Preseason Game Is Alex Smith's Super Bowl

Michael ErlerCorrespondent IAugust 22, 2009

SAN FRANCISCO - AUGUST 14:  Quarterback Alex Smith #11 of the San Francisco 49ers passes against the Denver Broncos during the preseason game on August 14, 2009 at Candlestick Park in San Francisco, California. (Photo by Jed Jacobsohn/Getty Images)

One of the easiest ways to look like a fool among your sports beat brethren is to suggest, even jokingly, that a preseason game, any preseason game, is meaningful.

The NFL's exhibition season has long been regarded as a running joke for fans and an annoying ordeal for the media. The stars play sparingly, if at all, and they don't really care how they do. The coaches reveal nothing, trotting out basic high school level game plans.

Us scribes have to prepare and study our media guides so we could memorize the names and numbers of guys who'll be in the Canadian league two weeks from now.

I've long been a proponent of extending the regular season to 17 or 18 games and shortening the preseason. To those who argue that it would mean having to pay players more money and that it would lead to fatigue-related injuries. I say that it's not my money and it's not my body.

Fans don't care about salaries or injuries (not unless it happens to an irreplaceable player), they just want their football. And if they're going to fork over regular season prices to attend games, then by golly they want regular season football.

For the time being though, preseason is our lot in life and at the risk of sounding like an idiot, I think this is a big game for at least one prominent San Francisco 49er.

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Of course I'm referring to the prodigal son, quarterback Alex Smith.

The former first overall pick (and eerie dead ringer for Edward Norton) might be taking the most meaningful snaps of his career tonight against a Raiders team that boasts an owner who's a creepier version of Emporor Palpatine, a coach who's a cheapshotting weasel, and fanbase made up entirely of drunks, felons, or drunk felons.

The product on the field doesn't get much more palatable for the Raiders, as they're led by a quarterback who can't be bothered to take offseasons seriously and receivers who choose to interpret "Look ma, no hands!" in a different manner than you or I. 

Frankly, Oakland is a mess.

That is good for young Alex.

Unfortunately they're much more of a mess on offense than defense.

That is bad for young Alex.

For weeks now 49ers head coach Mike Singletary has been insisting that the team's quarterback competition between Smith and Shaun Hill is Even Stephen.

Not to call the man a liar, but anyone who's been paying attention at all to training camp understands that Hill is the heavy favorite to be starter come September 13 at Arizona. At this point I don't think even Smith's immediate family would dispute the notion.

Singletary is a defensive coach and as such his biggest priority coming into games will be to give his defense a chance to succeed. That means controlling the ball and the clock on offense, minimizing mistakes and turnovers and making the opponents drive 80 yards for touchdowns as opposed to 15 or 20 yards.

For a guy like Singletary a punt is a winning play, a turnover is a losing play and any offensive possession that ends with points instead of a punt or turnover is cause for a brief chuckle.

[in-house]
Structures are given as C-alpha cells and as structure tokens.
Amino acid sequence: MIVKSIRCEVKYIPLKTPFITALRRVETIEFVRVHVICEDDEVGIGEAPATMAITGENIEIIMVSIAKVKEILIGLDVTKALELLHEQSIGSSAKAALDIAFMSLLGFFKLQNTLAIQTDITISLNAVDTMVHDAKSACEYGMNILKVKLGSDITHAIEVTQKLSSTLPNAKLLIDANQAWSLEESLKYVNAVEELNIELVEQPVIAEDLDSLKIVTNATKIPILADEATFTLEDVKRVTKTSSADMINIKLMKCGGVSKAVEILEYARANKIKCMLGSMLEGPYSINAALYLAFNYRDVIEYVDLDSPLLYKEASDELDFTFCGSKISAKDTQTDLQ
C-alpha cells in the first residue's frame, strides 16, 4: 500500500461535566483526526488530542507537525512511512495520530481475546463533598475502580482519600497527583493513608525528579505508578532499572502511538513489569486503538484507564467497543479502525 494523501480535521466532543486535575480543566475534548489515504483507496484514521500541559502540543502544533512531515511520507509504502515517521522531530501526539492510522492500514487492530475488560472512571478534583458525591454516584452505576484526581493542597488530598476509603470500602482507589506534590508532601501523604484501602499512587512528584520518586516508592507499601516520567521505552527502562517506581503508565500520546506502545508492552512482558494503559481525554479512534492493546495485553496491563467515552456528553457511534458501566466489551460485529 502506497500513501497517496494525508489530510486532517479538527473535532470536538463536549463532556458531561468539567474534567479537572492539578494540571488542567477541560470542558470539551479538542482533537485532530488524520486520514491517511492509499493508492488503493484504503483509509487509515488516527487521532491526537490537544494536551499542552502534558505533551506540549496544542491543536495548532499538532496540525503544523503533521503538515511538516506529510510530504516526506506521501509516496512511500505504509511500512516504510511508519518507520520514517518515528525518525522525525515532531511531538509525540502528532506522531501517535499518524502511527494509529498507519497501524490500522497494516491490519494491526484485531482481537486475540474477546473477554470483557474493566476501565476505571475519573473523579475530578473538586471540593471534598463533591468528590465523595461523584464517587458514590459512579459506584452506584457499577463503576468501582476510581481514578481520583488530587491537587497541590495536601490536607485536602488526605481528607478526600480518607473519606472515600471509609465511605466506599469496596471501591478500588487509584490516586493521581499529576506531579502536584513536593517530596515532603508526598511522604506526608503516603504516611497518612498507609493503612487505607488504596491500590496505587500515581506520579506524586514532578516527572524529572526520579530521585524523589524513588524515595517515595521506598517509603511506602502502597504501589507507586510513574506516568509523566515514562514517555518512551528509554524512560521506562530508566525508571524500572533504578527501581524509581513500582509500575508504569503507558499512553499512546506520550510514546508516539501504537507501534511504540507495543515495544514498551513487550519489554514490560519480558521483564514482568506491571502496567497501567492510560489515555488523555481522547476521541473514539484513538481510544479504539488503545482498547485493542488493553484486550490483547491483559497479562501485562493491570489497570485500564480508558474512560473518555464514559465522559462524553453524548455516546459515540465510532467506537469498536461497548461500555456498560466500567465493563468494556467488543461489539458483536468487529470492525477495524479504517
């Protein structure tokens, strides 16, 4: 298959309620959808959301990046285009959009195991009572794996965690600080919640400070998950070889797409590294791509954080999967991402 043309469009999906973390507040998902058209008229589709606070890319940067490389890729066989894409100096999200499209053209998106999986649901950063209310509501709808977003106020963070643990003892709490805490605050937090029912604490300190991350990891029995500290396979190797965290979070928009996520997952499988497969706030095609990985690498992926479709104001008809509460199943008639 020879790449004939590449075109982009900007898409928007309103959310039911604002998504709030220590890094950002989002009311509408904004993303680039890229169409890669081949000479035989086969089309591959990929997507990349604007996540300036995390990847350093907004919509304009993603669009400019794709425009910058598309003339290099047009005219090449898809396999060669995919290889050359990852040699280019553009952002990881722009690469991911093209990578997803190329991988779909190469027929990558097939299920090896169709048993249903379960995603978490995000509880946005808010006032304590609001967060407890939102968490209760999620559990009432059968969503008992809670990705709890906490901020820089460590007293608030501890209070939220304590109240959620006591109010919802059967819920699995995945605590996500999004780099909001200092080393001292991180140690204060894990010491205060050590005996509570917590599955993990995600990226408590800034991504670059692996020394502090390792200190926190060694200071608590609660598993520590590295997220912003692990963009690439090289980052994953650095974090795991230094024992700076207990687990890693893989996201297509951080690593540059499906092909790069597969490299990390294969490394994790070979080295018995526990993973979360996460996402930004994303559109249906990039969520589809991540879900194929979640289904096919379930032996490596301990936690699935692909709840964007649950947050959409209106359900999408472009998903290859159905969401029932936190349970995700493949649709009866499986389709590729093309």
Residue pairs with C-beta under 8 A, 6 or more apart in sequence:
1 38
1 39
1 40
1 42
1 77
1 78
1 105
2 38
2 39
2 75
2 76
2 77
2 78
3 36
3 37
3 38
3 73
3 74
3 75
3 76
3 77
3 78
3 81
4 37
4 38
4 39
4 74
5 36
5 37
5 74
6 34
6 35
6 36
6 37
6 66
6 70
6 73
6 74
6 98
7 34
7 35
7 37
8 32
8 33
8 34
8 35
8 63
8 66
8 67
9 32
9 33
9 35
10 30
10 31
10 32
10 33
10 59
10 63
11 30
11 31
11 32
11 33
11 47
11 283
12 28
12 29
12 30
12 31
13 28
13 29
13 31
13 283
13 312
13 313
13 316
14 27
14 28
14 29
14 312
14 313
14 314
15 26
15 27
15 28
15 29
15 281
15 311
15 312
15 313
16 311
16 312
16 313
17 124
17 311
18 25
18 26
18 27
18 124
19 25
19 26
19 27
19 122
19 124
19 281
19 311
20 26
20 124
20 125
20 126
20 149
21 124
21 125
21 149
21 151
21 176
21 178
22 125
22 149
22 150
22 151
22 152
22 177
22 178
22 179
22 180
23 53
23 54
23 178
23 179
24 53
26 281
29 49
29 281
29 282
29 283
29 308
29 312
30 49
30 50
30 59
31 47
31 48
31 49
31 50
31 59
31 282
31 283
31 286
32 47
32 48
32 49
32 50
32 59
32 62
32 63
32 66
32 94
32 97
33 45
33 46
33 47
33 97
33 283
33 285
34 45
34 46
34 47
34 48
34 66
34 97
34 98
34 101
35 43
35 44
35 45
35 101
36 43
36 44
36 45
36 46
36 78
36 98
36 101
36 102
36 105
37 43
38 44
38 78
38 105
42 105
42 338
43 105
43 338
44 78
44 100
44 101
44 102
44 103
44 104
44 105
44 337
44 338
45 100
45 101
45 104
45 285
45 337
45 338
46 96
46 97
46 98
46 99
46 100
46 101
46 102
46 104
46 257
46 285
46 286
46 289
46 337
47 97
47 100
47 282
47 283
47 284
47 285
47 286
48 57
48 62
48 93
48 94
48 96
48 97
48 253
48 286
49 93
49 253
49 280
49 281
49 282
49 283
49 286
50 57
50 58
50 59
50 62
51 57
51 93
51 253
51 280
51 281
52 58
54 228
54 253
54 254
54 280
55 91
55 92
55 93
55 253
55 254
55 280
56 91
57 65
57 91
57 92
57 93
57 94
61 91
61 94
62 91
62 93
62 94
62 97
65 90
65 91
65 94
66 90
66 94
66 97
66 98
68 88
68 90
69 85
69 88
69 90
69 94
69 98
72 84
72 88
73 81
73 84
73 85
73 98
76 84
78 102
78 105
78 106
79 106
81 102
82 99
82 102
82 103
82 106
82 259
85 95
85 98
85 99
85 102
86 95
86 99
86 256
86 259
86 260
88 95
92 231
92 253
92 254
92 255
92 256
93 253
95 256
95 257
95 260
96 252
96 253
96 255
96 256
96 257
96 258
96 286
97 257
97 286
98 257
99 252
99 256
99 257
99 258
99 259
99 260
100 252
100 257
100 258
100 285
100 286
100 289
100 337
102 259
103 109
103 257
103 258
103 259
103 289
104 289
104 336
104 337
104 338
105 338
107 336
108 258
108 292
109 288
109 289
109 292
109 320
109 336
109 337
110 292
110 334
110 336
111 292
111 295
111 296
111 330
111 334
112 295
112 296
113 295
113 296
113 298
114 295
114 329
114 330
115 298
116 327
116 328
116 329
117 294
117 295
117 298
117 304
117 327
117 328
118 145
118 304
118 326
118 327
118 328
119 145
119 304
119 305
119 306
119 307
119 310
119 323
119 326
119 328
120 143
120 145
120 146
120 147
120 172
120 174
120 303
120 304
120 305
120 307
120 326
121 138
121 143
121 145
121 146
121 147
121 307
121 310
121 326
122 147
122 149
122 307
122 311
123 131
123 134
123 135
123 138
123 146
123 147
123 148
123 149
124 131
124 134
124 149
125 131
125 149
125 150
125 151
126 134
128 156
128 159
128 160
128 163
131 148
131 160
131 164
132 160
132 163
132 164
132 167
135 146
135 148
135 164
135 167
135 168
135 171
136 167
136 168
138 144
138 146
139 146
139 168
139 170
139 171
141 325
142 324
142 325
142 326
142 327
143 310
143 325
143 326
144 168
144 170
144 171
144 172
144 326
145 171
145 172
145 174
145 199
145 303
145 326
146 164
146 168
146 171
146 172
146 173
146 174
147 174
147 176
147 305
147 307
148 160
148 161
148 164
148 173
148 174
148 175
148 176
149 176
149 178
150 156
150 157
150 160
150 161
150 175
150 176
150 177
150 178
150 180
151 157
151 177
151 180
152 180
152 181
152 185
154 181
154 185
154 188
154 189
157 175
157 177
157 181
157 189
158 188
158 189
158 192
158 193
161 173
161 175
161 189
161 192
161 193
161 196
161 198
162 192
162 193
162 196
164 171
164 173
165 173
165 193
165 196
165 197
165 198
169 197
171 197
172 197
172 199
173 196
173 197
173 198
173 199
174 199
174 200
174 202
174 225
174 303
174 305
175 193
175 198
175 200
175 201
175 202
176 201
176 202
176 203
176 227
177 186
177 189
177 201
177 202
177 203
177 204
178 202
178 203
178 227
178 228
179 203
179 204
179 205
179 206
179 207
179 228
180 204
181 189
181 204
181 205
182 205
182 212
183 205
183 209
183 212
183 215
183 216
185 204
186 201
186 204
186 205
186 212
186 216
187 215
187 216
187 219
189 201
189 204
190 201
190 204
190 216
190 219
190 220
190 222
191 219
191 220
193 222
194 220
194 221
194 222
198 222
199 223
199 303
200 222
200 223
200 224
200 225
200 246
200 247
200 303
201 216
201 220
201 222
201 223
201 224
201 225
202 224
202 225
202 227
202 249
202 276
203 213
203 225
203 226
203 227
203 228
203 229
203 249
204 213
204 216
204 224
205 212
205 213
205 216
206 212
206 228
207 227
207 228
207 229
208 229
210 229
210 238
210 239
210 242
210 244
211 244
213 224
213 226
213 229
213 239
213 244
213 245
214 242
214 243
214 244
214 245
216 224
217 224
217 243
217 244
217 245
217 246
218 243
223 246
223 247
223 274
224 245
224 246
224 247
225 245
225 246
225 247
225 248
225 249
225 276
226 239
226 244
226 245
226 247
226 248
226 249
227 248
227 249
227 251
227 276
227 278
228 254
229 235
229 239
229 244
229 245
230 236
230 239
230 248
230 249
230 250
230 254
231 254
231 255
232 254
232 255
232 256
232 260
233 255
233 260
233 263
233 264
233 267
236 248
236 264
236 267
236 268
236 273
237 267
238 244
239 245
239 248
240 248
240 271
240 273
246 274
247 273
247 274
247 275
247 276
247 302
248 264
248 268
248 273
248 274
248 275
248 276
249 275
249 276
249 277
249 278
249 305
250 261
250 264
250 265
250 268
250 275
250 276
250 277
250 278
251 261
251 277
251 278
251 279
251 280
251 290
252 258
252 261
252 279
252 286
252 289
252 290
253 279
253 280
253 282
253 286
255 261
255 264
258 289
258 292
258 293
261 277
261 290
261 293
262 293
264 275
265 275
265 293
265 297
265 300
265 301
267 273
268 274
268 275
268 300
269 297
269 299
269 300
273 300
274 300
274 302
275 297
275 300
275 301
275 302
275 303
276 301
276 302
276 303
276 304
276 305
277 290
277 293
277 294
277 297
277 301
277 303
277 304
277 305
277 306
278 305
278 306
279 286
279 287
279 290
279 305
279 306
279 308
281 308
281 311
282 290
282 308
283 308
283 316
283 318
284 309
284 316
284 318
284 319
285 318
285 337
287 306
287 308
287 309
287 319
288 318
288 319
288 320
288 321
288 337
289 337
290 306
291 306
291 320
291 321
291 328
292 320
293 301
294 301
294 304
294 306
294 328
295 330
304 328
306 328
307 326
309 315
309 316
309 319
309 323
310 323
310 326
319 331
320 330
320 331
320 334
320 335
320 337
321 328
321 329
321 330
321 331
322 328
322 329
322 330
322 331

Hill is no star. He wasn't drafted, his arm is closer to Chad Pennington's than Brett Favre's on the ol' radar gun, and his primary responsiblity in games is to not be the primary reason the team is losing.

Yet for an NFL quarterback that task is far more difficult than it sounds and it is a role that Hill has handled very capably, going 7-3 in his brief starting career despite not being surrounded by much talent.

Singletary doens't love Hill, but he does trust him, and that's important.

Smith, on the other hand, is neither loved nor trusted.

He was the previous regime's draft pick, not Singletary's. The coach owes him nothing.

The whole idea of giving Smith a fair shot to win the job is being done more as a favor to the people upstairs, the ones who pay Smith's salary, than anything else.

The Yorks desperately don't want Smith to be a bust and when Singletary's only alternative is as wholly unimpressive physically as Hill, he's not really in the position to argue.

Or to put it another way, if the Niners were able to sign Kurt Warner in the offseason, he wouldn't be going through with the charade of battling for the job with Smith.

Smith does have a bigger arm than Hill (who doesn't?) and he is more of a playmaker, so that checkmark is in his favor.

However he's also far more of a playmaker for opposing defenses, having been extremely turnover prone thus far in his career.

His playing style will not endear him to most NFL coaches, and certainly not the ones who value their jobs.

So yes, Smith is very much an underdog, and he'll need to have the quarter of his life to be alive for another week in this contest. It would also help him immensely if Hill picks tonight to give his personal homage to Ryan Leaf.

If neither of these things happen, then expect Hill to start next week's preseason game at Dallas (the next-to-last game being the real tune-up for starters) and all the other ones that matter in September. 

The next hour will reveal much about Alex Smith. Not only is he auditioning for Singletary, but for the other 31 teams as well.

My advice: Throw to the guy Nnamdi Asomugha isn't covering.

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